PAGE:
Two Muslim employees, Hassan Snoubar and Mir Ali, from Texas, were regularly harassed about their religion as well as their national origin, by supervisors and co-workers at Halliburton Energy Services Inc. where they worked as operator assistants, according to a media report.
Snoubar happens to be from Syria and Ali is from India.
In the lawsuit, Equal Employment Opportunity Commission alleges that Snoubar was called a “camel jockey,” while a supervisor asked Ali about his “magic carpet.”
The lawsuit also includes that regular broadcasts over the company’s radio headsets were said to have called them terrorists and other derogatory names.
The two were also discriminated against in the assignment of jobs and workloads.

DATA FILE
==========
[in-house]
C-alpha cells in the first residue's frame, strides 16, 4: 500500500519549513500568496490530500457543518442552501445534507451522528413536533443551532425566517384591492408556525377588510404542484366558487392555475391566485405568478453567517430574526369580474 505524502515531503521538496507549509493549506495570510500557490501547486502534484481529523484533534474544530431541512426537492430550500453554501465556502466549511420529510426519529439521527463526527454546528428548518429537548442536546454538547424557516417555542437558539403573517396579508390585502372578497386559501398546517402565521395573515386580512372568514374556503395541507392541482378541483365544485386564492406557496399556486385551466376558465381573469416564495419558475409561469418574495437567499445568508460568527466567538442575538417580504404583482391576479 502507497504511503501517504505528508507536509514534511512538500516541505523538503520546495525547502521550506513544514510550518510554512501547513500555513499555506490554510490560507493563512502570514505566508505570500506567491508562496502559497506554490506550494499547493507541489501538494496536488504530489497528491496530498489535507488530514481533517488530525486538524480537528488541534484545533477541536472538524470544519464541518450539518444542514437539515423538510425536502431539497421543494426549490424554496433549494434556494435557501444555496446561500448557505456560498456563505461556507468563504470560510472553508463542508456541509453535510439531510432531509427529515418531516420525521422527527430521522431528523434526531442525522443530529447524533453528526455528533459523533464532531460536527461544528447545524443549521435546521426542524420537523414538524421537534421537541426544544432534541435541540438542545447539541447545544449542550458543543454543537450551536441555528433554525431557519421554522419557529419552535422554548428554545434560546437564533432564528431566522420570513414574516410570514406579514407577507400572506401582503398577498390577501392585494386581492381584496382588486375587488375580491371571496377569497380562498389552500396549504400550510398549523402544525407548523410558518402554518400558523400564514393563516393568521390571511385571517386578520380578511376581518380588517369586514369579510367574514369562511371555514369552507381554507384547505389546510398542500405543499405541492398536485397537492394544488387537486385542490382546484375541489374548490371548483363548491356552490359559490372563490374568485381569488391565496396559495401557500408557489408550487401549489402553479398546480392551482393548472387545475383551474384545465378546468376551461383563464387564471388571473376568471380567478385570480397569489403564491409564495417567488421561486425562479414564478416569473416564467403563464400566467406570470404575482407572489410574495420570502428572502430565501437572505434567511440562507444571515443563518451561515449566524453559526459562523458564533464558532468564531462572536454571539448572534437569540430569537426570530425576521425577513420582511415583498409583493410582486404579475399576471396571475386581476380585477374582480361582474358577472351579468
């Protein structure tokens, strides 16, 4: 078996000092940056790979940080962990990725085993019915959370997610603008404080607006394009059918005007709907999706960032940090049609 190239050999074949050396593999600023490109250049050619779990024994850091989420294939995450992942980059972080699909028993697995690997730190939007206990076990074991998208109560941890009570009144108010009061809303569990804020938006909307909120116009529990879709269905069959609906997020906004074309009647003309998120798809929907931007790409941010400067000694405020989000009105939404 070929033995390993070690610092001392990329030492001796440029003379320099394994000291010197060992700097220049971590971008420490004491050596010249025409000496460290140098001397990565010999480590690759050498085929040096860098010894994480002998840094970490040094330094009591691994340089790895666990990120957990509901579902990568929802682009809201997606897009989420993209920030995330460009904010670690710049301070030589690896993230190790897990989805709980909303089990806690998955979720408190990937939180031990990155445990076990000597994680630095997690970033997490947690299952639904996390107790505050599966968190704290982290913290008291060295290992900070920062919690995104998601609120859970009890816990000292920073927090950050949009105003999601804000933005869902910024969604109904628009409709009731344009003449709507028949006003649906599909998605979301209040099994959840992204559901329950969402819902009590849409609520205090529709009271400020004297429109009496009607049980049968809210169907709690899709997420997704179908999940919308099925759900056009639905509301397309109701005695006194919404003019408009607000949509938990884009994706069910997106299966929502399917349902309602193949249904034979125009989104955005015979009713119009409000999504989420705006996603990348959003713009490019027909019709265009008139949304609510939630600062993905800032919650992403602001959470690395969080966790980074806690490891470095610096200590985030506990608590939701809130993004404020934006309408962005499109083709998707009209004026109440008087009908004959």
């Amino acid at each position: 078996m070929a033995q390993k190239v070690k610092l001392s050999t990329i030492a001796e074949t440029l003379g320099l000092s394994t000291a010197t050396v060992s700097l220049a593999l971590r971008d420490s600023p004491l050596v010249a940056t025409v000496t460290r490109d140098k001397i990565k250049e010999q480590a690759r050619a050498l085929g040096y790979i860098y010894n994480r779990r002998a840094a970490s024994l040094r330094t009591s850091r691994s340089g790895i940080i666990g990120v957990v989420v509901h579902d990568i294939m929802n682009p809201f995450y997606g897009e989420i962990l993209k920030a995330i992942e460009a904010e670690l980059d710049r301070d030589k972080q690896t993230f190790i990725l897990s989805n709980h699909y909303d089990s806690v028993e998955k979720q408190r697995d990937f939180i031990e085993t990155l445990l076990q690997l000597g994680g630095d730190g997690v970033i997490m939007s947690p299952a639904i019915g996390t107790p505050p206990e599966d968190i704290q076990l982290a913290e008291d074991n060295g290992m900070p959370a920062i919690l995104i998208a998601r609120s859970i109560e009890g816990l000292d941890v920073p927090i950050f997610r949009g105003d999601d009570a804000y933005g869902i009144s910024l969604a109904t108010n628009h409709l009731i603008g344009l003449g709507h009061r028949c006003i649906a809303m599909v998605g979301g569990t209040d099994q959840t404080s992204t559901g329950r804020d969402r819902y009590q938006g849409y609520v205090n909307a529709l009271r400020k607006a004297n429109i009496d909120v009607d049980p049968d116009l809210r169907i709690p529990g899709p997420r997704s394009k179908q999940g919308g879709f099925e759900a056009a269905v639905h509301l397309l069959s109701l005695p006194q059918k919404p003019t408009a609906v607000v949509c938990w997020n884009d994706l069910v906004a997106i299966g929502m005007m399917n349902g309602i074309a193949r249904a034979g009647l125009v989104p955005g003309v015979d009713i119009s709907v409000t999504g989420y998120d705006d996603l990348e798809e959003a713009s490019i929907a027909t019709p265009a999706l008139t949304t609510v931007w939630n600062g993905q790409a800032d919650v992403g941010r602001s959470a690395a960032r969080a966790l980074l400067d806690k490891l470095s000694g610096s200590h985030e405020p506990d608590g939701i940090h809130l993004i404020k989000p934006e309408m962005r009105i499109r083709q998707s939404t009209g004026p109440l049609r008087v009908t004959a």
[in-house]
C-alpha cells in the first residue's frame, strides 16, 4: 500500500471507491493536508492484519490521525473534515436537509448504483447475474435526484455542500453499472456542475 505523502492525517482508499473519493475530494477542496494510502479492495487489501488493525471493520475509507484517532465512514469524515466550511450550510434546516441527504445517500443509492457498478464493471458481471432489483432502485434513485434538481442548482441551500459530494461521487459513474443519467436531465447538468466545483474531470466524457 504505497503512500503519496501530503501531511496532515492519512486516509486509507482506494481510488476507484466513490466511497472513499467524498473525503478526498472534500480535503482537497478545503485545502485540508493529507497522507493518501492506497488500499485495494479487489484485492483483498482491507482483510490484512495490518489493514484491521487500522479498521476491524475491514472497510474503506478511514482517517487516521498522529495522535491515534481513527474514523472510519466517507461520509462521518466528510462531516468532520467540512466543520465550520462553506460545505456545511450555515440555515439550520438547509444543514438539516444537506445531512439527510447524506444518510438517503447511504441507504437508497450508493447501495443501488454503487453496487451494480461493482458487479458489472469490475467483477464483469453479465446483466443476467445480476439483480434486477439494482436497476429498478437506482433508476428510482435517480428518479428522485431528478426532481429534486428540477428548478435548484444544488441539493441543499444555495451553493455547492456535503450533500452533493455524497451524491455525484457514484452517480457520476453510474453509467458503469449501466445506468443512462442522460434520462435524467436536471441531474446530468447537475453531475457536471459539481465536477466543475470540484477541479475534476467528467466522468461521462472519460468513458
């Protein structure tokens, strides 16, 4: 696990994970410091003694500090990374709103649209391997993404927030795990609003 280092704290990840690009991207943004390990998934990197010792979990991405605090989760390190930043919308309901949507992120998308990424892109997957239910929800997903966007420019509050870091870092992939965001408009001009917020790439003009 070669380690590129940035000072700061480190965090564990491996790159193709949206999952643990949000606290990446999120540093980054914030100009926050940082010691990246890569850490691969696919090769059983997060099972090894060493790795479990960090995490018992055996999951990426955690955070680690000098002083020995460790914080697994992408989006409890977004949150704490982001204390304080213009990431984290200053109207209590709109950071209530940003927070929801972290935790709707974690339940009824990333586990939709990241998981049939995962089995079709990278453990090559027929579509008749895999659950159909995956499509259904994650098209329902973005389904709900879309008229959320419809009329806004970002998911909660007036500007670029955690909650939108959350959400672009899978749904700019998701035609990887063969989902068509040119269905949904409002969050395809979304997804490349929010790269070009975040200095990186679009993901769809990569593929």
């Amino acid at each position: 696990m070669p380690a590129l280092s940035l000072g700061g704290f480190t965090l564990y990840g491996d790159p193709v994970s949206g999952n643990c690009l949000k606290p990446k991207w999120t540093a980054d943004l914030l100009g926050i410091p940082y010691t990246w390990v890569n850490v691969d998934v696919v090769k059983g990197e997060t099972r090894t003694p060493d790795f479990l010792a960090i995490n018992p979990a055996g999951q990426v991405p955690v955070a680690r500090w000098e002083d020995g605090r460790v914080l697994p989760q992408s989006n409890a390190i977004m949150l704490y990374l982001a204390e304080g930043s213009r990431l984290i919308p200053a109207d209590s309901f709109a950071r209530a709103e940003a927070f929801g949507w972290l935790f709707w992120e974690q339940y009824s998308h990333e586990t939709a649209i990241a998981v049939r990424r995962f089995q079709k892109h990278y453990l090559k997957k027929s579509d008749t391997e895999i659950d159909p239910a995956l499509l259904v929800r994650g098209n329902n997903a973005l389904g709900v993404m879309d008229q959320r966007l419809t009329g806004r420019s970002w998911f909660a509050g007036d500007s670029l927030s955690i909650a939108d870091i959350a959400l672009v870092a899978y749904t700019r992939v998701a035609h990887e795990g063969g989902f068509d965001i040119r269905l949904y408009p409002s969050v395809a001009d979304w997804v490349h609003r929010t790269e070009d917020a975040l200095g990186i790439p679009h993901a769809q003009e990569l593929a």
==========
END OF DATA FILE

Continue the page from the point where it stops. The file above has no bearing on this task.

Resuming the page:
When Snoubar went to complain about the discrimination to human resources personnel, they suggested that he should transfer to another location but instead was “abruptly terminated.”
The EEOC has been cracking down on employer practices or other workplace behaviors that target workers who are Muslim or Sikh, or of Arab, Middle Eastern or South Asian descent, after 9/11.
“This case should serve as a message that this kind of behavior will not be tolerated in the workplace. No one should have to arrive at the workplace and be taunted or persecuted for his religious beliefs or national origin,” EEOC Trial Attorney Joel Clark said in a statement announcing the lawsuit.
Halliburton has declined to comment.